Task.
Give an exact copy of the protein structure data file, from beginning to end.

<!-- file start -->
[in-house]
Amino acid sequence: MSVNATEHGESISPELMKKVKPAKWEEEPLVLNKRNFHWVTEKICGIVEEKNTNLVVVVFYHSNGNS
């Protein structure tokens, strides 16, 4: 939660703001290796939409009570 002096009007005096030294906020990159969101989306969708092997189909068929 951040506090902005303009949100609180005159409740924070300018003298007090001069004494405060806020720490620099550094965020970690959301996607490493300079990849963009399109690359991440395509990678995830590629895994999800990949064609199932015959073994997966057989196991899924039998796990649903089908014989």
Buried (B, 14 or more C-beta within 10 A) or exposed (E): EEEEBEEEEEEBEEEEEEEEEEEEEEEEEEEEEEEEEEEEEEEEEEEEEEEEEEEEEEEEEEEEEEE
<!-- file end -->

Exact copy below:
[in-house]
Amino acid sequence: MSVNATEHGESISPELMKKVKPAKWEEEPLVLNKRNFHWVTEKICGIVEEKNTNLVVVVFYHSNGNS
């Protein structure tokens, strides 16, 4: 939660703001290796939409009570 002096009007005096030294906020990159969101989306969708092997189909068929 951040506090902005303009949100609180005159409740924070300018003298007090001069004494405060806020720490620099550094965020970690959301996607490493300079990849963009399109690359991440395509990678995830590629895994999800990949064609199932015959073994997966057989196991899924039998796990649903089908014989």
Buried (B, 14 or more C-beta within 10 A) or exposed (E): EEEEBEEEEEEBEEEEEEEEEEEEEEEEEEEEEEEEEEEEEEEEEEEEEEEEEEEEEEEEEEEEEEE